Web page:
Forgiveness has a lot in common with ice cream.
It’s one of those things that everyone is automatically assumed to like and want. Those that have been wronged and forgiven are frequently held up as role models or people we should aspire to be like.
For a long time, I aspired to be one of those people. Indeed, at the risk of sounding arrogant, I thought I had the forgiveness game down pat. I prided myself for forgiving some pretty big stuff including, but not limited to, childhood emotional and sexual abuse.
My thinking was, if I could forgive that, then everything else would be easy. For a long time I believed this until the day I was forced to confront the truth: There were some things that I couldn’t forgive much less even begin to forget. Indeed, the mere thought of them were enough to send me over the edge.
This wasn’t an easy thing to admit to myself. Like most people, I had an image of myself that I wanted to believe: Namely, I wanted to be seen as a forgiving person who didn’t let the little things get under my skin. I repeated to myself time and again that dwelling on petty things only succeeded in giving them power over me. I also pointed out that I was wasting time dwelling on things that did not matter. However, none of this rational thinking helped or changed the reality of my situation—that I was holding on to many things that I just could not seem to let go of.
It’s possible that this pattern would have lasted indefinitely had I not shifted my thinking. Specifically, instead of trying to forgive, I learned how to accept. I was accepting the fact that I had things happen to me that were largely out of my control and causing feelings I didn’t have too much control over either, and that was okay. Whereas sometimes there is the tendency to equate forgiveness with believing that we have to do something, but acceptance means the opposite of that. Rather, it’s about not doing anything.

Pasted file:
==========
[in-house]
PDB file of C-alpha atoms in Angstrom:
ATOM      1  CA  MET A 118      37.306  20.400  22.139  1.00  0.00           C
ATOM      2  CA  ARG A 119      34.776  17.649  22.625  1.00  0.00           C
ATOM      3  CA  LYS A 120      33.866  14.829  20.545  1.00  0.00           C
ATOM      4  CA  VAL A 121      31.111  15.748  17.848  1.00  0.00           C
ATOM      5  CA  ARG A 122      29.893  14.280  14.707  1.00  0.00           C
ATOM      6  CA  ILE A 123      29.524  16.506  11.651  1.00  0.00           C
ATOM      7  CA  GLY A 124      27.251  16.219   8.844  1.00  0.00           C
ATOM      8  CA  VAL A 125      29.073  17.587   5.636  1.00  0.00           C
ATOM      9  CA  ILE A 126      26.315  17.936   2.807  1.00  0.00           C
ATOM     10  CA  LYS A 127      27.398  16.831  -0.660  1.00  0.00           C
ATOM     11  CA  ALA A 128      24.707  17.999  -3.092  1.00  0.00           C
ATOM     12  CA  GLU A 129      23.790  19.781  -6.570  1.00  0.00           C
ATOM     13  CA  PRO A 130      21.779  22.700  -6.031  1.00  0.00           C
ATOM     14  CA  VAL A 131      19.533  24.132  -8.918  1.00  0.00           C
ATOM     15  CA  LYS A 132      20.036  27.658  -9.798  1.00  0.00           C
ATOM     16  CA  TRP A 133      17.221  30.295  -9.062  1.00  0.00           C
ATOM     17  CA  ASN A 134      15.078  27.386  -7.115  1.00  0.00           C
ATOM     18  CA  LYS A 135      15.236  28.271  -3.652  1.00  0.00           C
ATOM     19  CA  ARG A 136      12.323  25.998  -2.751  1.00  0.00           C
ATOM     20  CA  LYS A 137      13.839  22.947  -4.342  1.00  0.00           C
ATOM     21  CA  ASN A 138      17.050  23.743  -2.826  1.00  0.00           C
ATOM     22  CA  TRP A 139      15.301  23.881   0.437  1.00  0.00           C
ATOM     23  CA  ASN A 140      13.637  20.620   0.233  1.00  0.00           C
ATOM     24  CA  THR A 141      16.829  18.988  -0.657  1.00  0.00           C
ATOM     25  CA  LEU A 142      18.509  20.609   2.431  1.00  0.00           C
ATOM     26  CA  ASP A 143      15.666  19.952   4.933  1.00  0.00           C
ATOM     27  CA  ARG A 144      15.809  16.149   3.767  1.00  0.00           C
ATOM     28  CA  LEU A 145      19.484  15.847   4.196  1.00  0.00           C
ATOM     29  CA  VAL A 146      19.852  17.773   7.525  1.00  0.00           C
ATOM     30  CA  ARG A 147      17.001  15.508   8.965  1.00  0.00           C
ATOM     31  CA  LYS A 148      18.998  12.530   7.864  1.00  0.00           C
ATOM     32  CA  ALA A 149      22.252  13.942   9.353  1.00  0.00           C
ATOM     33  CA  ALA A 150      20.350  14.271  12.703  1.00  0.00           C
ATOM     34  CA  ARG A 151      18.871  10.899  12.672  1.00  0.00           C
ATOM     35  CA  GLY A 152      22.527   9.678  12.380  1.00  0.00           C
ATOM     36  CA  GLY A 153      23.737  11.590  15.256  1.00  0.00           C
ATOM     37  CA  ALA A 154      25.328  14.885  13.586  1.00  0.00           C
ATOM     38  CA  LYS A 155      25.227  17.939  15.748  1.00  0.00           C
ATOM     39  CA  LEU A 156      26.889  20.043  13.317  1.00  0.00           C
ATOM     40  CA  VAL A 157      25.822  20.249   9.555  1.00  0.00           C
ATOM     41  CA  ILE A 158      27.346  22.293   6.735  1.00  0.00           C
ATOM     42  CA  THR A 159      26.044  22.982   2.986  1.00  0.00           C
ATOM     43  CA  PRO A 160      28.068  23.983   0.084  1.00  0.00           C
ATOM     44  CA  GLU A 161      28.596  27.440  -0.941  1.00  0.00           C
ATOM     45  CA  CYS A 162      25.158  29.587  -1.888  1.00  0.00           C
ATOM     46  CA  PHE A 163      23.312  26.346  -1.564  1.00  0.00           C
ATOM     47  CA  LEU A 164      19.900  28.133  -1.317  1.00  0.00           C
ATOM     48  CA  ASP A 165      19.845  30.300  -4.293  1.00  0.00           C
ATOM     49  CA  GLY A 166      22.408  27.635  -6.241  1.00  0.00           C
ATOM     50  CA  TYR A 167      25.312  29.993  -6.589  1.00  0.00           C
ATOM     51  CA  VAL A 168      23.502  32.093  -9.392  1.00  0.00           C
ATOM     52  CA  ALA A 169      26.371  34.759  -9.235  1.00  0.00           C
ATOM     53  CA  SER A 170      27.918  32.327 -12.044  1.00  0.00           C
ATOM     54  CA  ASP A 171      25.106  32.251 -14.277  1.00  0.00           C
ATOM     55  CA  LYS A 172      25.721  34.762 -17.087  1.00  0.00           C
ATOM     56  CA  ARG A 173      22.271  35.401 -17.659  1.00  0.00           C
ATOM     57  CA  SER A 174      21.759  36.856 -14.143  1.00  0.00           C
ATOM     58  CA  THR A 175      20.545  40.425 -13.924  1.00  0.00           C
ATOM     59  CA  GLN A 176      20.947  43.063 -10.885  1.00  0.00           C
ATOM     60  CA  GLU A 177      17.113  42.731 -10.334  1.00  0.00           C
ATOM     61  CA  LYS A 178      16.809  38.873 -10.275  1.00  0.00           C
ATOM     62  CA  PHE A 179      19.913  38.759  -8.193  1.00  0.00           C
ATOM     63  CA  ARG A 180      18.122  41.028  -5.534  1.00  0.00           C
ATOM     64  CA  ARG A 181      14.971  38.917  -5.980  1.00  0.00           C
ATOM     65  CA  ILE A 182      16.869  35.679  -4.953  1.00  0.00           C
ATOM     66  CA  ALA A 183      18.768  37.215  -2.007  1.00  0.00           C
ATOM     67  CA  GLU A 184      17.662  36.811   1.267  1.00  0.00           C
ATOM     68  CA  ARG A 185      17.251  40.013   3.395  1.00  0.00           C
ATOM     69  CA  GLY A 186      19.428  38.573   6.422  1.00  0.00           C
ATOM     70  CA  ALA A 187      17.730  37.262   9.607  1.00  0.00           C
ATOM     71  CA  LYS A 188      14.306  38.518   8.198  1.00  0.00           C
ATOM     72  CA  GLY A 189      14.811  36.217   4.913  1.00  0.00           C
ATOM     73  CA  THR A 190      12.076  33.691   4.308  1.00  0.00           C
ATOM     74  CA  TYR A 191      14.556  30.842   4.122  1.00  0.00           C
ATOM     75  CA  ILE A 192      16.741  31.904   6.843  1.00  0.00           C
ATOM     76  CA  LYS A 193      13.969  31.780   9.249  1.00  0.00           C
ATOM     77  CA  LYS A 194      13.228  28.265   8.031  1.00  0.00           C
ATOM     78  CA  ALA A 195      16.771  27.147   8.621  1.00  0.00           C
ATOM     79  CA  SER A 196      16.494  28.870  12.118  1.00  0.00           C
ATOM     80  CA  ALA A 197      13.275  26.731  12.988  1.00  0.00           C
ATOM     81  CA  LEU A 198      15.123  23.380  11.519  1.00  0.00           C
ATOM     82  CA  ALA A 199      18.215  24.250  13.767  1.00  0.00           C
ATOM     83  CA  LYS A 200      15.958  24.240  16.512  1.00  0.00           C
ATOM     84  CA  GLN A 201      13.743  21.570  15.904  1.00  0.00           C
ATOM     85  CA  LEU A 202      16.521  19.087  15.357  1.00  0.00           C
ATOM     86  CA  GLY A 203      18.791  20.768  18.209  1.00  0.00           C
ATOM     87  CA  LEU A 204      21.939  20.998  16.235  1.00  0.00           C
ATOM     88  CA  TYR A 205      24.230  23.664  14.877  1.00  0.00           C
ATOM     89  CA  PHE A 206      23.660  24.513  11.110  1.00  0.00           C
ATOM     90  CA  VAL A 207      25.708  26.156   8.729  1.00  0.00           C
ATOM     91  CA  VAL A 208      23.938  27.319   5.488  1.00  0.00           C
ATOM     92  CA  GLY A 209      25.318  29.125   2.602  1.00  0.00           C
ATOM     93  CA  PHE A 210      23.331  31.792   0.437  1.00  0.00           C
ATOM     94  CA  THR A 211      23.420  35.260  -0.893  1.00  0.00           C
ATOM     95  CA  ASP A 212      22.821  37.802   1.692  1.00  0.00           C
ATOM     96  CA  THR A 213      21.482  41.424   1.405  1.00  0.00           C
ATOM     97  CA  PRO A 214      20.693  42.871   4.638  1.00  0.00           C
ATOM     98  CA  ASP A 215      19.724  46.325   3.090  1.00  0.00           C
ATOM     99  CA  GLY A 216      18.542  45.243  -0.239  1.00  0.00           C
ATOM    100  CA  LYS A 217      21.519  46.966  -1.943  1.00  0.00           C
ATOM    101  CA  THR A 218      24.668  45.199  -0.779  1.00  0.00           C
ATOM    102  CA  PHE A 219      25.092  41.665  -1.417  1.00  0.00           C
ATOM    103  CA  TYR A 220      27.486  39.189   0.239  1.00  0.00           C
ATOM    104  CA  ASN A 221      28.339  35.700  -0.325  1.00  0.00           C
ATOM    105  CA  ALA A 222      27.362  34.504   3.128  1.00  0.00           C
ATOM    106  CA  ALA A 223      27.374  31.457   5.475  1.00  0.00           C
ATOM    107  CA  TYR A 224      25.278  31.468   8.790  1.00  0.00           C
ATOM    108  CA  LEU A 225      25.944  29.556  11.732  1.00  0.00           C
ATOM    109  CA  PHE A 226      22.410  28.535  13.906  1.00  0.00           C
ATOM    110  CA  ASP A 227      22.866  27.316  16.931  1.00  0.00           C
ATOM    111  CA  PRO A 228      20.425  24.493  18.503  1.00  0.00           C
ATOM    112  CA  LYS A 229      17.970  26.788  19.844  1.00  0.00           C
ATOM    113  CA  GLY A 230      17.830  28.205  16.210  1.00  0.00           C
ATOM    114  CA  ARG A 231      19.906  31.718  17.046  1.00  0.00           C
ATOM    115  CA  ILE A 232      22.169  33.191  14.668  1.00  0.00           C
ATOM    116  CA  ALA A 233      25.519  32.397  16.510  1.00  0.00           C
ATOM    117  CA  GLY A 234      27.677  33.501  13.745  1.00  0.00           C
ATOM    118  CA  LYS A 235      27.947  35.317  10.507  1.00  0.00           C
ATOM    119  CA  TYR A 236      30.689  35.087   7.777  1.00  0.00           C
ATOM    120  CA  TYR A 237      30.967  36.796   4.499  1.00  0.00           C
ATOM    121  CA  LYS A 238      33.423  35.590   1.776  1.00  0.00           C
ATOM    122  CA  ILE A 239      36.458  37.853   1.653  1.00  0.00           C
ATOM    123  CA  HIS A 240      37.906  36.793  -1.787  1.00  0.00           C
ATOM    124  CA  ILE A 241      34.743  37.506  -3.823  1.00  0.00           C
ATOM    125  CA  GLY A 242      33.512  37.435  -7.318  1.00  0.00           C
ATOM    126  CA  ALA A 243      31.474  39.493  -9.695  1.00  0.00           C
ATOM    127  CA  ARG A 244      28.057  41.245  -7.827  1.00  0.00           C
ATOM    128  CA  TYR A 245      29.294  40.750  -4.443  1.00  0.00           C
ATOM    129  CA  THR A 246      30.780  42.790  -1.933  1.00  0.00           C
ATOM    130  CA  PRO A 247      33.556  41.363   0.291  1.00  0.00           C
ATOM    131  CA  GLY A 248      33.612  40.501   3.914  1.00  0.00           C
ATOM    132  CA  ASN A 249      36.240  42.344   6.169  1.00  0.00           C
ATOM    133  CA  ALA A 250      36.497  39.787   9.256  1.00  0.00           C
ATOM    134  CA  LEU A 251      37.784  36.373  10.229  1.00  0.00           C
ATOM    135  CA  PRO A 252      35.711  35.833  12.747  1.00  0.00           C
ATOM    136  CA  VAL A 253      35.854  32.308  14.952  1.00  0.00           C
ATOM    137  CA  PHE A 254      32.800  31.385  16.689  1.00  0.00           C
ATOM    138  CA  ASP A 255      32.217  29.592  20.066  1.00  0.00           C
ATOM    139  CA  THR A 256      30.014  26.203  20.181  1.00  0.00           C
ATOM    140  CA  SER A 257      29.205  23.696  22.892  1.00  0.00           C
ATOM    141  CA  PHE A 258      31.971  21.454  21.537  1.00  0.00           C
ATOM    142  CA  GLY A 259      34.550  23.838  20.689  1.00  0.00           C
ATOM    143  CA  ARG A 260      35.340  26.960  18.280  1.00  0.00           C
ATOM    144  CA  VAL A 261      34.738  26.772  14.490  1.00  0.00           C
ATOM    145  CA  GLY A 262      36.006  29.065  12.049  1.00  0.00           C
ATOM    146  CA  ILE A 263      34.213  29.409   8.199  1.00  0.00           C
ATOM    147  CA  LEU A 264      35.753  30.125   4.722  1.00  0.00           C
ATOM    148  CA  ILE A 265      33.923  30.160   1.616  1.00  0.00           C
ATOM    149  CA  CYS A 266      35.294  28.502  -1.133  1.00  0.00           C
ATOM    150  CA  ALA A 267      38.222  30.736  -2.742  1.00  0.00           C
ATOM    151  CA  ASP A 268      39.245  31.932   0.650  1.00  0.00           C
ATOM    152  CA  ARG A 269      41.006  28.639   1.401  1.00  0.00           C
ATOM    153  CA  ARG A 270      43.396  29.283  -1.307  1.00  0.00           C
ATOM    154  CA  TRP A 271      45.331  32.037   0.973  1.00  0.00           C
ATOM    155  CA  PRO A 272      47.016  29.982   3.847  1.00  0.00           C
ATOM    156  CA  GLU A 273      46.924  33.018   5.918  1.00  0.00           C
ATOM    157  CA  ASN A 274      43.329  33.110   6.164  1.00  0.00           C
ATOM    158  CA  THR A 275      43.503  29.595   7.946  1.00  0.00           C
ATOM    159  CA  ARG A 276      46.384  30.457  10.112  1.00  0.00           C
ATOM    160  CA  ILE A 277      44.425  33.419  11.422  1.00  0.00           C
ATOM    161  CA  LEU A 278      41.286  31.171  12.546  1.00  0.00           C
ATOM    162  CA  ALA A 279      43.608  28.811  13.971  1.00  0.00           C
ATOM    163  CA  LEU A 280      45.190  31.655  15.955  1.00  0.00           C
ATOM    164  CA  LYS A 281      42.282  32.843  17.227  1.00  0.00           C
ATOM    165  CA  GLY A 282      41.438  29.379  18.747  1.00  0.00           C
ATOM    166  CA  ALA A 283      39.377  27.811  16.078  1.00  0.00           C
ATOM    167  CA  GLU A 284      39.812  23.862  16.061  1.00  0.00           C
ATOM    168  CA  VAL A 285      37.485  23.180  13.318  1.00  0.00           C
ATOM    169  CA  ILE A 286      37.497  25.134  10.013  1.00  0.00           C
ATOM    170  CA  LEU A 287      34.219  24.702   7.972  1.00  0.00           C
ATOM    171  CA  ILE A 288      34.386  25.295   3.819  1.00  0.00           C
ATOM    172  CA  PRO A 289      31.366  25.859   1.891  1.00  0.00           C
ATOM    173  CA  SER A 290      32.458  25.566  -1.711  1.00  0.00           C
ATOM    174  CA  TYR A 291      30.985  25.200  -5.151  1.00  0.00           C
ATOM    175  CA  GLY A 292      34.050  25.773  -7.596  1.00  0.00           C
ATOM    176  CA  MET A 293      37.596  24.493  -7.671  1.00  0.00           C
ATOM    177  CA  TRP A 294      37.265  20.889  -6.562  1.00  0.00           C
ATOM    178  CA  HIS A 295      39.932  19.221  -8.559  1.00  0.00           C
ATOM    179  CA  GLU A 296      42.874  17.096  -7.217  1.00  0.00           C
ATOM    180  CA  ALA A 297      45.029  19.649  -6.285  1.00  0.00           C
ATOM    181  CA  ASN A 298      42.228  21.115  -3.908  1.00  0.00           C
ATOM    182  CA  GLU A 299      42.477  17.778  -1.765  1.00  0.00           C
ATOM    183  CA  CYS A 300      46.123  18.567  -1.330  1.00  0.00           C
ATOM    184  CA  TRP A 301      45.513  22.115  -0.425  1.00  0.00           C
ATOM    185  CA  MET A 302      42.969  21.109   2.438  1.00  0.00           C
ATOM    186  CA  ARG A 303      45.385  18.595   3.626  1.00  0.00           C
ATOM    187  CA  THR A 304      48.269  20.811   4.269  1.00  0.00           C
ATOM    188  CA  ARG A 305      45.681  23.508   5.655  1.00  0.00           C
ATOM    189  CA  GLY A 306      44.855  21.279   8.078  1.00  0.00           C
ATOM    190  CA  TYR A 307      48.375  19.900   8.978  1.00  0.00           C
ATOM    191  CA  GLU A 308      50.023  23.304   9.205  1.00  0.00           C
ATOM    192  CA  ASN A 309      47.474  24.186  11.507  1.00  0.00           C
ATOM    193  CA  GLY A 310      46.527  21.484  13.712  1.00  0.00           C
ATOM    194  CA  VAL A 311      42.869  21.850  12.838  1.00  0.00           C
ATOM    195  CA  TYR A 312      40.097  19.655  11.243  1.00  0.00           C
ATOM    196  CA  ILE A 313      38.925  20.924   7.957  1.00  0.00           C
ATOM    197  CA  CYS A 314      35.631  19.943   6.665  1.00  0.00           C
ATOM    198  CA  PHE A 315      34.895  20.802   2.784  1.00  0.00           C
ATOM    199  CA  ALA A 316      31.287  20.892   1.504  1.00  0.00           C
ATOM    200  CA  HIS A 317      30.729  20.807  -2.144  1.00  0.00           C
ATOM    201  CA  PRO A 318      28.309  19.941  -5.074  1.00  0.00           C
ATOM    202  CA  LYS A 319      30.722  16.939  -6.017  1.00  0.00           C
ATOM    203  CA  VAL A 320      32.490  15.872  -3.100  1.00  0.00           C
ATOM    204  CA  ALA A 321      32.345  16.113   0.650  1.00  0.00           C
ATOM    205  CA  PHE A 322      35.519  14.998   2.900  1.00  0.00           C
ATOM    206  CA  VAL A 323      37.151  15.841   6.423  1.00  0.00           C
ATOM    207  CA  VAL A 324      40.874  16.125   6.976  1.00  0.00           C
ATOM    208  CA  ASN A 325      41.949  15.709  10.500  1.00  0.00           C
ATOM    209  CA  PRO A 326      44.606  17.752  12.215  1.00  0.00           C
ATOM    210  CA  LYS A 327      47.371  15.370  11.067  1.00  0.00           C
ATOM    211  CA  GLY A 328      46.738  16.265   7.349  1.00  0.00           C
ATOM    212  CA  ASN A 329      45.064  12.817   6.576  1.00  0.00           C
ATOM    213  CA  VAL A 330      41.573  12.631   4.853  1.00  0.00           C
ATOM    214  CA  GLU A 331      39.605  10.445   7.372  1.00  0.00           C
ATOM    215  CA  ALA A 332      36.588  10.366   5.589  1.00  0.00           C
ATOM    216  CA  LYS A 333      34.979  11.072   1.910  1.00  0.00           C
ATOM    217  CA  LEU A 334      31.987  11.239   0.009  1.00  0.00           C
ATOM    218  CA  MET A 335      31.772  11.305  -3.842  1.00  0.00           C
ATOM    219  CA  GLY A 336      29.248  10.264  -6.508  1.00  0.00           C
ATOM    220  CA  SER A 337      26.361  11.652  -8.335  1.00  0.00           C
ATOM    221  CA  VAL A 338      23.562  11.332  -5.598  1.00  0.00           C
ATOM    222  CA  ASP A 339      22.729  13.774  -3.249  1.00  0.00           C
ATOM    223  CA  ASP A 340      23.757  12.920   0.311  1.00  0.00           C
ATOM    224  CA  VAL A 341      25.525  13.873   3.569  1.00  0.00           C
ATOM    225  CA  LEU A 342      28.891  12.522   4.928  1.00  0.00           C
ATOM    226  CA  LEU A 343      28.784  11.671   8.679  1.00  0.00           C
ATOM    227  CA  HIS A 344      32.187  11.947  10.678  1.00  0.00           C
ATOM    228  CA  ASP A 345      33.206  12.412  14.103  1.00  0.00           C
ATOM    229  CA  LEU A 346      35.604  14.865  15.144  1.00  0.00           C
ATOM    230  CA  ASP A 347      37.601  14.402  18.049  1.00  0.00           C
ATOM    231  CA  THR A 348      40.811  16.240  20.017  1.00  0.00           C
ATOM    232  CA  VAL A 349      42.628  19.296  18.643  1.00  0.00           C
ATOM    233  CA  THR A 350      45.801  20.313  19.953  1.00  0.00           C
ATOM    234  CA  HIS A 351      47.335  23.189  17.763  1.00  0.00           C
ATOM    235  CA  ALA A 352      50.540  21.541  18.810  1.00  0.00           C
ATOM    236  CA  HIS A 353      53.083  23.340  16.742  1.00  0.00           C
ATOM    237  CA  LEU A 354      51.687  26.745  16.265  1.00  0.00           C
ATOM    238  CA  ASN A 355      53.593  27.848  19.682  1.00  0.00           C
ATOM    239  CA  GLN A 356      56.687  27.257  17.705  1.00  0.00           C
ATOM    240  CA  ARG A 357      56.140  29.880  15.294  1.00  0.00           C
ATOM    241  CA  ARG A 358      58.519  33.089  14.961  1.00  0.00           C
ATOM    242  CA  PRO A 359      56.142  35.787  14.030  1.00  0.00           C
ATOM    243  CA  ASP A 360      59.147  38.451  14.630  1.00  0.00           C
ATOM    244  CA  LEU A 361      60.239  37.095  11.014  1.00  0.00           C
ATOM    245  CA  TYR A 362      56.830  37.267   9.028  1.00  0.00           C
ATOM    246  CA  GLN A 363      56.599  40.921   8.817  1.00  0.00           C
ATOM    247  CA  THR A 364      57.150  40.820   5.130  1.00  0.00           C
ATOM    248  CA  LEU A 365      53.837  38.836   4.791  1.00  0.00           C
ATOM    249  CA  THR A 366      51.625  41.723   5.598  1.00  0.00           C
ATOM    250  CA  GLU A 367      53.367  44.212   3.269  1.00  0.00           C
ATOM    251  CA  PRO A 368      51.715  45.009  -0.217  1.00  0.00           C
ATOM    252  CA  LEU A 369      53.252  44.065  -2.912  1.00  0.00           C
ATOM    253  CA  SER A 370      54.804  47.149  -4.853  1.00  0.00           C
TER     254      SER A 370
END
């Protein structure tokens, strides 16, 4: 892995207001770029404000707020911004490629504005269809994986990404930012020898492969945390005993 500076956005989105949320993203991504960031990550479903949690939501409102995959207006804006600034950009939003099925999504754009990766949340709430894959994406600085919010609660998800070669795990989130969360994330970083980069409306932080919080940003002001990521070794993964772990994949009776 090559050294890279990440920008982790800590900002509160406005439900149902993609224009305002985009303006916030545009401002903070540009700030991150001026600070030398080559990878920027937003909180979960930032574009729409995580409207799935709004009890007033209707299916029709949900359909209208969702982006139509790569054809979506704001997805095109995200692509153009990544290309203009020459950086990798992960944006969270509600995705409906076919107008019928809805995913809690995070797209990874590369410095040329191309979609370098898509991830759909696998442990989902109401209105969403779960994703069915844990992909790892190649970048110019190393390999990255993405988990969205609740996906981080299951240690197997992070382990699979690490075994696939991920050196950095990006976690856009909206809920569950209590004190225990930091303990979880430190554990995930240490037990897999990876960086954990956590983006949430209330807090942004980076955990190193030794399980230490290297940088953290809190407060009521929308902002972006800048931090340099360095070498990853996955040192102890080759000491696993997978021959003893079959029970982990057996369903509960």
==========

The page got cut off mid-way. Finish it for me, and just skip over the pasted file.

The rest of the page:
And sometimes doing nothing is the hardest thing to do.
Usually when I made the decision to forgive someone or something, my mind immediately went looking for things that I had either done wrong or had somehow inadvertently contributed to whatever unfortunate thing that had happened to me. In the case of an particularly abusive ex-boyfriend, I thought it was somehow my fault for not having seen the warning signs or having something inside me that brought out the worse in him. As it turns out, I wasn’t so much forgiving him as putting the blame on myself.
Acceptance on the other hand was acknowledging the bad, acknowledging the feelings of pain, anger, etc. and being honest about it.
Once I could do that, it made it much easier to move past whatever I had been holding onto.
Granted, I didn’t suddenly become an enlightened being, nor can I truthfully say that there are still things that I hold onto. However, it has made it easier to stick to the path even if there are detours along the way.
Acceptance may not have the same positive connotations as forgiveness has, but hopefully others who have struggled with the latter may find some of the comfort that I have found in the former.
Author: Kimberly Lo
Editor: Travis May
Image: Flickr/Helga Weber